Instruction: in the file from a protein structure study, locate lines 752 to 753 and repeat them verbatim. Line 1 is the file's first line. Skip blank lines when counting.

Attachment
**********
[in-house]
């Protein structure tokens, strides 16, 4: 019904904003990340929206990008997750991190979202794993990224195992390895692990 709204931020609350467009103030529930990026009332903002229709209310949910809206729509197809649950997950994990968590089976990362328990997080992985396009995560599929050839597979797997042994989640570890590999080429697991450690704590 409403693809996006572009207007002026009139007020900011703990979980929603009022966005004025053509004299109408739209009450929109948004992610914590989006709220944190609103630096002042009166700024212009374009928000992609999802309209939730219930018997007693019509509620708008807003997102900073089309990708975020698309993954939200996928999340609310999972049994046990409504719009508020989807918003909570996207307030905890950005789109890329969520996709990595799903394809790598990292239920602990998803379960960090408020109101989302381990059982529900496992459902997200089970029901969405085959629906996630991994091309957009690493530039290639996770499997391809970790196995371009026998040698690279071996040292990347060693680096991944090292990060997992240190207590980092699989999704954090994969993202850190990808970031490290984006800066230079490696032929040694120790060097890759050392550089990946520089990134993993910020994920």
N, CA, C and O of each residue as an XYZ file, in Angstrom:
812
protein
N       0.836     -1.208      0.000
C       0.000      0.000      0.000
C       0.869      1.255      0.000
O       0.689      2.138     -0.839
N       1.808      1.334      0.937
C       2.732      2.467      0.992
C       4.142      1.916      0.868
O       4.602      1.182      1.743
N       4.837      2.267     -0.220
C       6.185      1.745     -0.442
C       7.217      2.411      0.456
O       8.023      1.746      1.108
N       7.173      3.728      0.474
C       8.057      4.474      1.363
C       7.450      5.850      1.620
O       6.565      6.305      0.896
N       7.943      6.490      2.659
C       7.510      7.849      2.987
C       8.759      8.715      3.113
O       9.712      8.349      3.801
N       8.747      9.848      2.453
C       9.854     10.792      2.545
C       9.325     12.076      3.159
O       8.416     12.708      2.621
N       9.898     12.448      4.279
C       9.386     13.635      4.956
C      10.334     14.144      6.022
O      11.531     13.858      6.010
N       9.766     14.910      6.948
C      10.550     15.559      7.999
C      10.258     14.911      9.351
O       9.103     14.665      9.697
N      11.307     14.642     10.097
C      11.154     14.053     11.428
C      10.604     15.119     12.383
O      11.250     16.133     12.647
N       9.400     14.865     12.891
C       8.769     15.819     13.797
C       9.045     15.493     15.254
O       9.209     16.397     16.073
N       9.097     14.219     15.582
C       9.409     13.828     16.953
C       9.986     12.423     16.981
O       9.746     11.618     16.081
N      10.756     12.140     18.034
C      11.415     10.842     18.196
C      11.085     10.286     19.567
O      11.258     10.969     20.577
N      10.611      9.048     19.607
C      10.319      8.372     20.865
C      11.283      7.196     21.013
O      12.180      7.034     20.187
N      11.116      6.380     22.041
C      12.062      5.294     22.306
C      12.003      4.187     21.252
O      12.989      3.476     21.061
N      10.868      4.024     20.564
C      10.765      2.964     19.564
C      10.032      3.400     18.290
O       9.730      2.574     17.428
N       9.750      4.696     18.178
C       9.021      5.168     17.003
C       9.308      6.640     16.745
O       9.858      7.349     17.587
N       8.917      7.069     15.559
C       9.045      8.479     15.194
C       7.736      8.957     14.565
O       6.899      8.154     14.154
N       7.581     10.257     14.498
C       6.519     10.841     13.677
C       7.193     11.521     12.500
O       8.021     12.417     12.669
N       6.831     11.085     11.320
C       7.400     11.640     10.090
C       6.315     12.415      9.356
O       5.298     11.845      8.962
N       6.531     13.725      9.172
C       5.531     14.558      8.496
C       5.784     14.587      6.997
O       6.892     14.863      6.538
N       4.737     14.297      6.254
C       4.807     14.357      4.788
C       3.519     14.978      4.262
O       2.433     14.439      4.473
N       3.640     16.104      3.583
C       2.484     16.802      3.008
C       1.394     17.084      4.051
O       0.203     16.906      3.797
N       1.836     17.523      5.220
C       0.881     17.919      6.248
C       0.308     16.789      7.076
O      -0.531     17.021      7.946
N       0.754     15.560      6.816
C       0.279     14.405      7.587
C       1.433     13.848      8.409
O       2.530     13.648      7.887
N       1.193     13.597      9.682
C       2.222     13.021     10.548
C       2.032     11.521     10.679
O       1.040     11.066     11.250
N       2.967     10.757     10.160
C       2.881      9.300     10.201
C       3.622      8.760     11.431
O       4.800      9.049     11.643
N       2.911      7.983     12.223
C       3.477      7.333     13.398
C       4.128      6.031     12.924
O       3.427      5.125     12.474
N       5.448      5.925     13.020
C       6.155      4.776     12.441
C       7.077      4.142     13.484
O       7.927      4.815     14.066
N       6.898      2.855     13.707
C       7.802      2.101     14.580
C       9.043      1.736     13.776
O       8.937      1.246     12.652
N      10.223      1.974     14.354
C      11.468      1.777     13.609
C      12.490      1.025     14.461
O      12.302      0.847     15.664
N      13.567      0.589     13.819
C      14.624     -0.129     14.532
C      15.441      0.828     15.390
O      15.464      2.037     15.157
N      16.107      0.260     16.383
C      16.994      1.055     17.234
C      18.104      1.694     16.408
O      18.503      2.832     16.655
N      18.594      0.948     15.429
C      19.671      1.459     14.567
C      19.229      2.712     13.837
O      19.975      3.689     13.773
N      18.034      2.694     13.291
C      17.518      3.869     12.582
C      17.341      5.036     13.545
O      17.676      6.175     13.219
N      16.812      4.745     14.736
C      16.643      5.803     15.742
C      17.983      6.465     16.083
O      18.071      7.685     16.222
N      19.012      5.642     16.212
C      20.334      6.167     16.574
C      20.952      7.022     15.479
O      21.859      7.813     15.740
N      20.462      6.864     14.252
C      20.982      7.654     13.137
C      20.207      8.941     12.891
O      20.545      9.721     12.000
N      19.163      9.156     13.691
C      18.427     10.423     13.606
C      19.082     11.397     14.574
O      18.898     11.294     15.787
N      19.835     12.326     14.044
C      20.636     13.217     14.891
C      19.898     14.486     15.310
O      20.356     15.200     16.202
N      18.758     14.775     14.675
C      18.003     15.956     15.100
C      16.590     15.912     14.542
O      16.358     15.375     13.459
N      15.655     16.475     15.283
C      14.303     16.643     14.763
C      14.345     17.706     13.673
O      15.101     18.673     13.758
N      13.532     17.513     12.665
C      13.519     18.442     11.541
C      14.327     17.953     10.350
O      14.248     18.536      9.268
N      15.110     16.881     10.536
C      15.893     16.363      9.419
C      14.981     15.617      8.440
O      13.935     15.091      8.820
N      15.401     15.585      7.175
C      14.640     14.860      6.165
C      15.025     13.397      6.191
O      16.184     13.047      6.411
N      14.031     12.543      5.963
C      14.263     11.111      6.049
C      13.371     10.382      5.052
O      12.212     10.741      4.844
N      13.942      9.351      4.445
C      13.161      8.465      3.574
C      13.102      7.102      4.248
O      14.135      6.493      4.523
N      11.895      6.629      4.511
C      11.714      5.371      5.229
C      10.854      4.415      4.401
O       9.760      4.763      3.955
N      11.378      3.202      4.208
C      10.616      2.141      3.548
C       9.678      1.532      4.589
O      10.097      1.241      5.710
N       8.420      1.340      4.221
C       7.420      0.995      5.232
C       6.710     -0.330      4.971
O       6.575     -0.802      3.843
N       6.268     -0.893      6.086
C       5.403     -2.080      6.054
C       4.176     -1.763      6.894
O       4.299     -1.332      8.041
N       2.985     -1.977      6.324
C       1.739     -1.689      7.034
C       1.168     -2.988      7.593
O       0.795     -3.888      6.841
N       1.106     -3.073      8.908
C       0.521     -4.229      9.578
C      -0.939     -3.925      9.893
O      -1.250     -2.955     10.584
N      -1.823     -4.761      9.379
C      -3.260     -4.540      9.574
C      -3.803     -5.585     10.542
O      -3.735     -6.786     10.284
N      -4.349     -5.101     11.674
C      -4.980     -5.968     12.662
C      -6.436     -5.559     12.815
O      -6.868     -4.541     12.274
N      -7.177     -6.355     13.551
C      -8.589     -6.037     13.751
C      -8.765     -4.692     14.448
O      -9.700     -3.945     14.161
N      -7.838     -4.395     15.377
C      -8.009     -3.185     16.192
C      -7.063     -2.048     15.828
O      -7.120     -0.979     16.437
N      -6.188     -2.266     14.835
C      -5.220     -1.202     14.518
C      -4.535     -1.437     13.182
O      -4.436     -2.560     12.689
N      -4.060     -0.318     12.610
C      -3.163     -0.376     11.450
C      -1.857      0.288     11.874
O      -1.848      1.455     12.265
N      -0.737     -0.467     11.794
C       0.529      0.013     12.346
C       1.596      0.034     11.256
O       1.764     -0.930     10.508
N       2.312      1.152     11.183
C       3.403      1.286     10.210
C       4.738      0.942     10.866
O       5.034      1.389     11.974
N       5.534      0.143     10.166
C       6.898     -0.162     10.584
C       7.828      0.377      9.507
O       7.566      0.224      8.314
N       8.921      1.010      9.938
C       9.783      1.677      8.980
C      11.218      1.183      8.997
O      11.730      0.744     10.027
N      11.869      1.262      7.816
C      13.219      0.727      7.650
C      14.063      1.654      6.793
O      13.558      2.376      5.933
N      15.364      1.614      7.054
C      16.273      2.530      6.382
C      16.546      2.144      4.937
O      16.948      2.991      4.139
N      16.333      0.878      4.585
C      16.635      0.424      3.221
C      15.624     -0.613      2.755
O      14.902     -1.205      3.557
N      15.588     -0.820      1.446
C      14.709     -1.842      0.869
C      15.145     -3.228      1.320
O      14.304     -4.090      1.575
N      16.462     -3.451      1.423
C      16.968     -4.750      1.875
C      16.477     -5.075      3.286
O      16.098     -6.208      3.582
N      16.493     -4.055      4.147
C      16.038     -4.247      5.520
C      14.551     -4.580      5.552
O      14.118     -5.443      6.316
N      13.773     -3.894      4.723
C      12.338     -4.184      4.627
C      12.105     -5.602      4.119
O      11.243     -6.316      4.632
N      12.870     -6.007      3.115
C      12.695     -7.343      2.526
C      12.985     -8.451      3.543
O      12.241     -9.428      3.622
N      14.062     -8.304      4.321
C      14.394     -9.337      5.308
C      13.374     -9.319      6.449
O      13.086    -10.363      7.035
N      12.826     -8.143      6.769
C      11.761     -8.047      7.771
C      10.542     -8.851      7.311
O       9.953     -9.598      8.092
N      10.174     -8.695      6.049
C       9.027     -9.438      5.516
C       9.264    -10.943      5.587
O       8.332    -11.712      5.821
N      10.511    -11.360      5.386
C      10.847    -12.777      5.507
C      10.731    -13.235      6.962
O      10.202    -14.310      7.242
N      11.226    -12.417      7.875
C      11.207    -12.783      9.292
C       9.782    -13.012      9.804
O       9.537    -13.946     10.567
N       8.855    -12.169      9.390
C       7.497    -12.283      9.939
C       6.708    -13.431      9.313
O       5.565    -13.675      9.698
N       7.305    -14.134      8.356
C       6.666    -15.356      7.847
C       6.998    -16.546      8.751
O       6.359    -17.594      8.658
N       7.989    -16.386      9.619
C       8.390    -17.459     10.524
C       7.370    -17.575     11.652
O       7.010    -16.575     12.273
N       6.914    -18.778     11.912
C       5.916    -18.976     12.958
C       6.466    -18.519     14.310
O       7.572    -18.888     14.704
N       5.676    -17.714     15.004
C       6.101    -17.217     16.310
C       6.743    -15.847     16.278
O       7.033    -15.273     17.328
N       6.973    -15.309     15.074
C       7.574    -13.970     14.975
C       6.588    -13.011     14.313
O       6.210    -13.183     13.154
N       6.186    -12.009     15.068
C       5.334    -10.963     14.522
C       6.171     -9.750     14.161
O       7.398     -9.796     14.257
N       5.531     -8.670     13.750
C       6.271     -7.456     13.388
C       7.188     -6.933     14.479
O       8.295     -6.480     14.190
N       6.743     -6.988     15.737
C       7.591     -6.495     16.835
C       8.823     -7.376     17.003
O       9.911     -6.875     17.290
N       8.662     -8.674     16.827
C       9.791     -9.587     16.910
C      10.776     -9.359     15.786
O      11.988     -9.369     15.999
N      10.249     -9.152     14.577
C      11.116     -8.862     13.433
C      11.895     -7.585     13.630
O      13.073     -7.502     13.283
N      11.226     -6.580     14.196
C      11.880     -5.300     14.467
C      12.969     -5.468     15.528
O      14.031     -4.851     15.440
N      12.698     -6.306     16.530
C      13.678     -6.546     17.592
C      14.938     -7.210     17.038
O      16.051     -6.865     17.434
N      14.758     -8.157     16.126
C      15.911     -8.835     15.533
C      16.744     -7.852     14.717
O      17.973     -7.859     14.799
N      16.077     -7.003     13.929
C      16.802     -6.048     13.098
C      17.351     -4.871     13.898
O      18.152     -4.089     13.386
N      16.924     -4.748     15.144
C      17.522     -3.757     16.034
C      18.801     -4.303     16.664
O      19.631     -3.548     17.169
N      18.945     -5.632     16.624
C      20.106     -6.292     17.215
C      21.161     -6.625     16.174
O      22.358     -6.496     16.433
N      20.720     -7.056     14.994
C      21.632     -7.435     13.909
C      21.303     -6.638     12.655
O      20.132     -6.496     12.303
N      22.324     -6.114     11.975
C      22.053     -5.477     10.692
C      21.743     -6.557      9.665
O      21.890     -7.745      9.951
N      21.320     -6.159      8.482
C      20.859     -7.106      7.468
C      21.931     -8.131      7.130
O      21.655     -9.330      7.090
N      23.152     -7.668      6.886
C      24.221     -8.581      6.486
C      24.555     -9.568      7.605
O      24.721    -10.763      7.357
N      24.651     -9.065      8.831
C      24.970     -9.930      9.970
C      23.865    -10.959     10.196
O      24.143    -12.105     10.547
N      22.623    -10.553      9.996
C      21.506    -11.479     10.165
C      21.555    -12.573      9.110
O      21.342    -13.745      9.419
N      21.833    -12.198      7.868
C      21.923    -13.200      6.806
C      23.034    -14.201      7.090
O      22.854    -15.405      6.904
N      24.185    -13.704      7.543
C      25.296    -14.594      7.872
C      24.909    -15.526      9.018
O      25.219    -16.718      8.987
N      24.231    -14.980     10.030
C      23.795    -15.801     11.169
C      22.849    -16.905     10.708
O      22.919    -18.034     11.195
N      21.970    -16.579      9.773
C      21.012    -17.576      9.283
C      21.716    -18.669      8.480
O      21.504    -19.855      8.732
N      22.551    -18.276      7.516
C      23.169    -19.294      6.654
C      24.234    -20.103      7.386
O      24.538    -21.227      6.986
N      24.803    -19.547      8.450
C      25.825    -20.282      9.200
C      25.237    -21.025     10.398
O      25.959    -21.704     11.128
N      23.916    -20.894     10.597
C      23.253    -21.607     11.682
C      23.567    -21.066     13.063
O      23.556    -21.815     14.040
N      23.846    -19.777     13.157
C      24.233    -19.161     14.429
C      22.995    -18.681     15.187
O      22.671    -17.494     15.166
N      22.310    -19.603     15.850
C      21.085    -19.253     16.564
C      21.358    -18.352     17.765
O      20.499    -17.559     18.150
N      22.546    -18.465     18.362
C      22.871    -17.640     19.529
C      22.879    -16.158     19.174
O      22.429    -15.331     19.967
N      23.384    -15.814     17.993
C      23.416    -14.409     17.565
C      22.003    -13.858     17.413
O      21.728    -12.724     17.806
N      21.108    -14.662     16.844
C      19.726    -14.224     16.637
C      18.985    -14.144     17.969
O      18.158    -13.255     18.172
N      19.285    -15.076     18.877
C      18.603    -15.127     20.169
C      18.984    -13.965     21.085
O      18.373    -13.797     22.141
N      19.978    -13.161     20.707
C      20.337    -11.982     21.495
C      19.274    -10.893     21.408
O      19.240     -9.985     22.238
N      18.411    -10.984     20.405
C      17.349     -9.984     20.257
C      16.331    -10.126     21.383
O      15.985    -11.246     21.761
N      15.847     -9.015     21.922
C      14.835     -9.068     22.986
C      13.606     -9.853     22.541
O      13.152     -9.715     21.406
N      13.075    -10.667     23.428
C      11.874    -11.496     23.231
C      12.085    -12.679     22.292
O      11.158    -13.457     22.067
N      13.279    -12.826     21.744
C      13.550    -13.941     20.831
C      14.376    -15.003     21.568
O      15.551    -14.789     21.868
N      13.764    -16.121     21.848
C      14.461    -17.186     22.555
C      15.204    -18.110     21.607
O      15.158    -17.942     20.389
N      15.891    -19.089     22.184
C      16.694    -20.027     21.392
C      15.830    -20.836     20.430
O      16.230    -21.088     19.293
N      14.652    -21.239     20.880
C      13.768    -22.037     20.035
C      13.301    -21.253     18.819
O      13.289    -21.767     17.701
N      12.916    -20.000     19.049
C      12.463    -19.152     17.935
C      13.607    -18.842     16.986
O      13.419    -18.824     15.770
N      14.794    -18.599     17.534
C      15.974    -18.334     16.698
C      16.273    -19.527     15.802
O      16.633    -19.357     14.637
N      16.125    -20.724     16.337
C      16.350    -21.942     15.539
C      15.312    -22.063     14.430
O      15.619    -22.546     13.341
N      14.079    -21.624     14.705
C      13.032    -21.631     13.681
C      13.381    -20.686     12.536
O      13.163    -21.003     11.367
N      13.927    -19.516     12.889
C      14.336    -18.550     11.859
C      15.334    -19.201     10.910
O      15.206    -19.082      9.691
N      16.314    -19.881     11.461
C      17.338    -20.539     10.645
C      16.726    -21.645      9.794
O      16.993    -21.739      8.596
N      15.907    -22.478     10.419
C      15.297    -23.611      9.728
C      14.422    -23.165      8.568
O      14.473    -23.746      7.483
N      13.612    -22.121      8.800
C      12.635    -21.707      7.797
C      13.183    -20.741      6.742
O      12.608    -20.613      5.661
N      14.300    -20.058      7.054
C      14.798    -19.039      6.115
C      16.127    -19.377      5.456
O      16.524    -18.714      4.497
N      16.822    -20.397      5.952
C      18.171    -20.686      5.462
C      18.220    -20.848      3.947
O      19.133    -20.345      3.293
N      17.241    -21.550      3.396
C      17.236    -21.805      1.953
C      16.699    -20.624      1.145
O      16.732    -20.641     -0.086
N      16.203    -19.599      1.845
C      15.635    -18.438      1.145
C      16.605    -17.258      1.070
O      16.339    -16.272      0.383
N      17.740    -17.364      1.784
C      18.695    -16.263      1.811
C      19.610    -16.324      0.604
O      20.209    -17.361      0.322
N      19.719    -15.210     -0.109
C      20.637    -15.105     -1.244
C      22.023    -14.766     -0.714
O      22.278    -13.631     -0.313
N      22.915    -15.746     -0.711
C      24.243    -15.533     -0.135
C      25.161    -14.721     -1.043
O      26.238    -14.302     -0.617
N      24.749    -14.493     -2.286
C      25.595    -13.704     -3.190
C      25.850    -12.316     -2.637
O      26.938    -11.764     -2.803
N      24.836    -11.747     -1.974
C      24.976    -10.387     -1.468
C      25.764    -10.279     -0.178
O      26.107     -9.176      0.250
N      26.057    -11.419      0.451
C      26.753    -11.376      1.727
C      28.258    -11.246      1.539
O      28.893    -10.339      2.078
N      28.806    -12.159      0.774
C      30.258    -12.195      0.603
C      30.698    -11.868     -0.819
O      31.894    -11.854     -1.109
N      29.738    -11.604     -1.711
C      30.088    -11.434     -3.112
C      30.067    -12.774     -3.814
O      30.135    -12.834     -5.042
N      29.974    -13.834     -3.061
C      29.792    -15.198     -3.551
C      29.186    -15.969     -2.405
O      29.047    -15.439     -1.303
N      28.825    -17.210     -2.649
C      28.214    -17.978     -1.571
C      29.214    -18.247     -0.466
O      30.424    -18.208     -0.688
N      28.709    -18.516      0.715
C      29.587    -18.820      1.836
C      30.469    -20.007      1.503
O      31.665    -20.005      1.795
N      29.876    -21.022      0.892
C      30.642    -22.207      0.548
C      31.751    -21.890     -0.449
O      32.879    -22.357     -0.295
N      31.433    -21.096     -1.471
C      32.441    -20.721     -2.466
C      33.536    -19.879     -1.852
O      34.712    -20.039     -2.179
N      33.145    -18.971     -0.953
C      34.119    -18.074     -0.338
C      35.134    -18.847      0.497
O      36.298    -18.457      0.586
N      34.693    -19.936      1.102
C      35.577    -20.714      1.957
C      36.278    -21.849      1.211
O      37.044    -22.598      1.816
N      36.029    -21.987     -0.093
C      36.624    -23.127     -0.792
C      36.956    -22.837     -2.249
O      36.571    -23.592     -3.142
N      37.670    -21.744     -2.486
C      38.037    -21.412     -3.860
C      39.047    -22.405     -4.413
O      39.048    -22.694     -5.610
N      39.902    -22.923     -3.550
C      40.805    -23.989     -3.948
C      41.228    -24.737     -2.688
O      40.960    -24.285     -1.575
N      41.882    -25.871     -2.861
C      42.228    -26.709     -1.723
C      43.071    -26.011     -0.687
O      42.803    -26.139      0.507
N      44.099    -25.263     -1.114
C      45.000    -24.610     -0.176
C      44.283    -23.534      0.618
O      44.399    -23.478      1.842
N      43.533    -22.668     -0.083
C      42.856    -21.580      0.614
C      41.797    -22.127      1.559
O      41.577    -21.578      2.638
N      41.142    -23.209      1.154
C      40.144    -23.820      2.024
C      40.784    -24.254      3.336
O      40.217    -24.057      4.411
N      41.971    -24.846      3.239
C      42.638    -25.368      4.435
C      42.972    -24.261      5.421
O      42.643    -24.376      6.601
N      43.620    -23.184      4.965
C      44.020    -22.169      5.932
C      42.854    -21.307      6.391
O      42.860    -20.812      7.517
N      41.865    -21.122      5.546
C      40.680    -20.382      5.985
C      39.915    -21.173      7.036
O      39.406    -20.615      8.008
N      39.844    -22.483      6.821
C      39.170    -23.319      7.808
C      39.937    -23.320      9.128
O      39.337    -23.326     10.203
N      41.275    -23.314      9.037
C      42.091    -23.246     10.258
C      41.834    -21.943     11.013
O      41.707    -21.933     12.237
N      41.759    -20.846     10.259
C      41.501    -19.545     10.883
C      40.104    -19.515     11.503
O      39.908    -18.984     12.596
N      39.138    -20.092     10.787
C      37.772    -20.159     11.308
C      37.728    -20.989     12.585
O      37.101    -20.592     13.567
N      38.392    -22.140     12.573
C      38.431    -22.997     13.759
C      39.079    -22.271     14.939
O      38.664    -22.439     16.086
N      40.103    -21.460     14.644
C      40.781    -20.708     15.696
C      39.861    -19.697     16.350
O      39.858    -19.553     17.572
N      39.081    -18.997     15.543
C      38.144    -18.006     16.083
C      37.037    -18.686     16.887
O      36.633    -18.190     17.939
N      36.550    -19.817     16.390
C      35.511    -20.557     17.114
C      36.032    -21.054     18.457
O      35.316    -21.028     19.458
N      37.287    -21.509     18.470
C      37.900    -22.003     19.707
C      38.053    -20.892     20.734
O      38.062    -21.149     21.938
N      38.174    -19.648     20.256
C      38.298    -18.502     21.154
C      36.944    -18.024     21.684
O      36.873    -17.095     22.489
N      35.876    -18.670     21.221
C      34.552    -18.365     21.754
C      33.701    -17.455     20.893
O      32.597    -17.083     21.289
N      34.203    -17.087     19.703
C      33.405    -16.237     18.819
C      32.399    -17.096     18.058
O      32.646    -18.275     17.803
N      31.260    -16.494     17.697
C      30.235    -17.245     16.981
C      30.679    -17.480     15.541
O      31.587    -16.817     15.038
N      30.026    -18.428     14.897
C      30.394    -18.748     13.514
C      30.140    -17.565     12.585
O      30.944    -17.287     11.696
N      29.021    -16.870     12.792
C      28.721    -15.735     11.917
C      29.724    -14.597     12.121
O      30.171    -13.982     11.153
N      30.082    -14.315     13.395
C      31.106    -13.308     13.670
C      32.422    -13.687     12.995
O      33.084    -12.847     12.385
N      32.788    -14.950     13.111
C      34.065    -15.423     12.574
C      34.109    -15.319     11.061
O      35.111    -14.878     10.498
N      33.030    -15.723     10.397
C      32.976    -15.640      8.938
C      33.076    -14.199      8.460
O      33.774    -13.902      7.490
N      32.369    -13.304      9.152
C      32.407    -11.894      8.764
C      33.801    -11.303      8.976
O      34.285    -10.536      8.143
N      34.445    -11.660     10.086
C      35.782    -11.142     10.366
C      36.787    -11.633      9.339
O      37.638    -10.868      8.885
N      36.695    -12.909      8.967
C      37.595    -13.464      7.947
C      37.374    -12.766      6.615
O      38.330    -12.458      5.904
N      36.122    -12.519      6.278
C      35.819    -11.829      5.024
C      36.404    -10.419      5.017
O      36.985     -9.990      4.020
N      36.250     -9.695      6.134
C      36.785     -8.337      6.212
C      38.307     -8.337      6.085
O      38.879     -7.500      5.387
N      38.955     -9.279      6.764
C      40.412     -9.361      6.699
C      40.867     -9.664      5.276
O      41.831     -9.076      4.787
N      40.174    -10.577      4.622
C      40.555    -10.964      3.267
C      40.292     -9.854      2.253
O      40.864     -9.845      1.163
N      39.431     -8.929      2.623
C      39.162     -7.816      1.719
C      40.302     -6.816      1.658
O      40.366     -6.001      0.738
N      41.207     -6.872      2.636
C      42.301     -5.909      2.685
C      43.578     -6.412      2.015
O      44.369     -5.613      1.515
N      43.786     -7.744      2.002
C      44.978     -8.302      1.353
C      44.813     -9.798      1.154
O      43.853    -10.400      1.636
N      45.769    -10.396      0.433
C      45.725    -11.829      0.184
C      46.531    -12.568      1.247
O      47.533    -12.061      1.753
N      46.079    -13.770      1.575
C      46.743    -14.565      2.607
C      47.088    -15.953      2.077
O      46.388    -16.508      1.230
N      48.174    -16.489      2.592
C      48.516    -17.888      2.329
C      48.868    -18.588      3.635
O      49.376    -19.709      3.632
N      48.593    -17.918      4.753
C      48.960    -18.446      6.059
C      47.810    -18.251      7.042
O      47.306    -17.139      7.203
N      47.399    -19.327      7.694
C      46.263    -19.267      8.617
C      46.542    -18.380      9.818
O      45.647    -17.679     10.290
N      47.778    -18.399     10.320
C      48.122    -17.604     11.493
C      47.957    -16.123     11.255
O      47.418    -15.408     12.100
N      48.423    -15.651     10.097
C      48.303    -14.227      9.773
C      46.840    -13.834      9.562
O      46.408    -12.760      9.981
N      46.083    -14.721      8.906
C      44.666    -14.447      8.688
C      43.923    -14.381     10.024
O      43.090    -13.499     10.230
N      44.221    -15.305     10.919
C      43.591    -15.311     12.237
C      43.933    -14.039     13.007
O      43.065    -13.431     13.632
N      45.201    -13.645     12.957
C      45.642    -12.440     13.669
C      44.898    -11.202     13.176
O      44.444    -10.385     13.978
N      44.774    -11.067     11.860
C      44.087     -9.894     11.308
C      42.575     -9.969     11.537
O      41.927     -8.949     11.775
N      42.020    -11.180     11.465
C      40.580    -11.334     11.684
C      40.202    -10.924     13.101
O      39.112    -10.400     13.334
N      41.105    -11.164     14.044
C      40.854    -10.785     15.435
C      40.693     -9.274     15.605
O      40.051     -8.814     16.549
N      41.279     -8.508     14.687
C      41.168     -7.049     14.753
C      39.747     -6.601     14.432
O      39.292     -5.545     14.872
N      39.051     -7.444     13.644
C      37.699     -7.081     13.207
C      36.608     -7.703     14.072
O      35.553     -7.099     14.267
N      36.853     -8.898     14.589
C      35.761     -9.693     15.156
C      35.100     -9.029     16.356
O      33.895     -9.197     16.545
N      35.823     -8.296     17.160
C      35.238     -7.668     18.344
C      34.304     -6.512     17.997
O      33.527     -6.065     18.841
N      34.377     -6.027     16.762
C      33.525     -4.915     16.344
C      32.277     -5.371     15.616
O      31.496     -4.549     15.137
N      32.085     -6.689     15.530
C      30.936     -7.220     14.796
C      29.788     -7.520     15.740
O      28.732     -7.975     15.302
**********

C      48.868    -18.588      3.635
O      49.376    -19.709      3.632